Woven Furniture Care and Questions, Caning Canada
Mid-Century Modern MCM Weaving Samples and Explanations - Caning Canada
Danish mid-century modern mcm furniture incorporates minimalist design creating functional furniture with pure, clean lines. Chair frames are specifically designed to accept Danish cord material woven in a certain style.
Danish paper cord is a twisted paper cord which has been used to weave seats since the 1920s. Danish modern furniture gained popularity after World War II in Denmark and other European countries.
Mid-century and modern Danish cord chairs are woven with the standard basket weave pattern or the traditional rushing pattern. Chair frames are designed to accept a specific style of weaving and are therefore not interchangeable.
Some furniture designs weave the material through slots in the chair frame taking the material down in front of chair rails or the back slats.
These Danish cord chairs use staples to attached the cord to the chair frame. There is an extra charge for these chairs to remove the staples and install Danish hook nails where possible.
Danish Cord Furniture - Care
Some people spray a scotch guard on the Danish cord surfaces to stop stains from absorbing. If something spills on the Danish cord use a damp cloth to clean the spill as soon as possible. Vacuuming once in a while is always a good practice.
How to Clean Danish Paper Cord with Soap Flakes (Try at your own risk as Danish Cord is Paper)
1. Pour boiling water over soap flakes. Make sure all flakes are completely dissolved
2. Allow mixture to cool slightly
3. While water is warm, use a soft cloth to gently wipe the paper cord. Do not get the seat too wet
4. Allow to dry and then repeat if necessary
My Danish cord chair is breaking at the front and back edges can you fix the broken pieces?
The front and back runs of Danish cord tend to be breaking points of this type of furniture after long term use. Once these pieces of material break it is time to replace the full Danish cord surface. Contact Caning Canada to have your Danish cord chair repaired.
What is Cane?
What is Caning?
Cane, rattan or wicker furniture has been around since ancient Egypt. Cane material comes from the outer bark of the rattan plant. Caned furniture provides that open and airy feel from the 19th-century antique settees or midcentury-modern dining chairs.
Cane is a product of the outer bark of the rattan palm native to Southeast Asia. The top side of a strand of cane is naturally smooth and is non-porous. The back or bottom is the raw side that exposes the porous cellulose fibres of the plant.
Caning has become the term that incorporates the craft of pre-woven cane, handwoven cane, rattan, Danish cord and fibre rush weaving.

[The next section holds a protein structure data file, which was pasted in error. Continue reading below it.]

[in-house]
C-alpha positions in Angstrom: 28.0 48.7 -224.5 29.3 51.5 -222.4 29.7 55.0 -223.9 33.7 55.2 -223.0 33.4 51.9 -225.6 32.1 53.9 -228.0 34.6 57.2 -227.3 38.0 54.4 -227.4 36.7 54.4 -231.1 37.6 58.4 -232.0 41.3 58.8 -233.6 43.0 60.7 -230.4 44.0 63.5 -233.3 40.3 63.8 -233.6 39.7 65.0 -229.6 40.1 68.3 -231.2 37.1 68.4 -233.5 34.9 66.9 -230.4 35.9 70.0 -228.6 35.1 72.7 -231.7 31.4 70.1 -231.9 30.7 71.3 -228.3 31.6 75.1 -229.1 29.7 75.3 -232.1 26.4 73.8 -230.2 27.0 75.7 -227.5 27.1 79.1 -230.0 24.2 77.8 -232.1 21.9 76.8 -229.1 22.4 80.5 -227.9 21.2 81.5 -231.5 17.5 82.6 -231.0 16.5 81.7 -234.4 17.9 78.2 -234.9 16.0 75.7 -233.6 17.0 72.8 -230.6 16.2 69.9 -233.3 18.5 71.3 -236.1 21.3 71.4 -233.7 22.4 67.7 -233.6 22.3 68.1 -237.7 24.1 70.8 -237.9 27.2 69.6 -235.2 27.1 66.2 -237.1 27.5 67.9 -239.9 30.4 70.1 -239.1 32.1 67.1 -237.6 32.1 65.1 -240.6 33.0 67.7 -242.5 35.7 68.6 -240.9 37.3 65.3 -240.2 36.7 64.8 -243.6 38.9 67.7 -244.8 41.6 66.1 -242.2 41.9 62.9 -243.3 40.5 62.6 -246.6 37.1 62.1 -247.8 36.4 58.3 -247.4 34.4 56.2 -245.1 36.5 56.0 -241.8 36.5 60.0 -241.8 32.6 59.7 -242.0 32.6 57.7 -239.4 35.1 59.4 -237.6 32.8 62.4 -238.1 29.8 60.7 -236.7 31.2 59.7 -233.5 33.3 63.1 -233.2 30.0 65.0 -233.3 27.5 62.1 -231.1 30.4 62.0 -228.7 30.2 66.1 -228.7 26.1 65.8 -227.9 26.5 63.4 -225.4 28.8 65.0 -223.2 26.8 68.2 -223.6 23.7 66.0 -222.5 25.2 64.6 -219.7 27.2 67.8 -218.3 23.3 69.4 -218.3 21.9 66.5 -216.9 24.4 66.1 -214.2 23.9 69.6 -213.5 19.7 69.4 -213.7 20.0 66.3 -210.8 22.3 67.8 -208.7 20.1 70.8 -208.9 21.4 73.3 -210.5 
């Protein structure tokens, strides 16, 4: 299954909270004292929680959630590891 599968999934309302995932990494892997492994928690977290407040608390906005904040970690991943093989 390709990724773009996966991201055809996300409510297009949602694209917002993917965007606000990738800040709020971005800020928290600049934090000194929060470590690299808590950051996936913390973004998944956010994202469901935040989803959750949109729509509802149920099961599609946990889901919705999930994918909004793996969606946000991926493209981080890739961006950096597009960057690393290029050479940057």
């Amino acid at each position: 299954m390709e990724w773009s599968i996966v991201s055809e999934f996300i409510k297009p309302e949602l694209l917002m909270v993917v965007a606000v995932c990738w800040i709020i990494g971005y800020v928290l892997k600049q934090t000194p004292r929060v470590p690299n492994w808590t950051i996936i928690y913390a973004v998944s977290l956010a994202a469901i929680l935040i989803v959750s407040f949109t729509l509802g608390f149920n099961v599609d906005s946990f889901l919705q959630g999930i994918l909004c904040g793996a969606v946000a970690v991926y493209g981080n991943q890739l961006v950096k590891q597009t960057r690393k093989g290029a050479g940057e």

Caned furniture has been around globally since the late 1600s replacing upholstered furniture known to harbour vermin.
Woven seats were typically found in England and France in the 1700s until the early 20th century, with classic Mid-Century Modern design becoming popular. The modern caning-inspired design is known as the "Cesca chair," which includes popular midcentury caned pieces such as Marcel Breuer's Cesca side chair, Pierre Jeanneret's Easy Chair, and Josef Hoffmann's Bentwood chair for Thonet.
Appreciate the artistry and craftsmanship of furniture woven by hand as it is quickly becoming a lost skill performed by only a few people in Canada.
What are other names for cane chairs?
Sometimes people refer to cane as rattan or wicker.
Other names used for hand caning include strand cane, lace caning, traditional caning, hole to hole caning and natural strand caning.
Other names for Pre-woven cane include cane webbing, pressed cane, pressed-in cane, machine cane, sheet cane and spline cane.
French caning and blind caning are the same types of caning.
Double-sided cane is usually blind caned as well.
Caned pieces woven with binding cane are often referred to a wicker or rattan pieces.
Cane Furniture Care & Use
Cane can be cleaned using a wood soap; an example being Murphy's Oil Soap and a soft cloth. Do not use the chair for two days to let the cane fully dry.
Oil the cane on your furniture once or twice a year using a lemon or teak oil. Apply the oil to the bottom porous side of the cane and wipe off the excess after 15 minutes.
Avoid putting cane furniture in hot, dry or sunny rooms. Also, avoid putting cane furniture near heat vents as it will dry out the cane and make it brittle.
Never stand on a cane chair. Cane is extremely strong when weight is evenly distributed across the surface.
Cane stretches when you sit on it which allows for the stress of even weight distribution. Over time the stretch will sag. When the cane loses its ability to stretch it will begin to break along the chair from or within the sag. You can extend the life of your cane furniture by wetting the underside of the chair with a warm wet towel and then letting it dry to tighten the sag. Do not use the chair for two days to let it fully dry and tighten.
Cane doesn't need to be sealed or stained as it will naturally colour with age. If you choose to stain the cane use an oil-based stain on the top side of the cane not the porous bottom of the cane. The bottom side is used to oil your cane to retain moisture.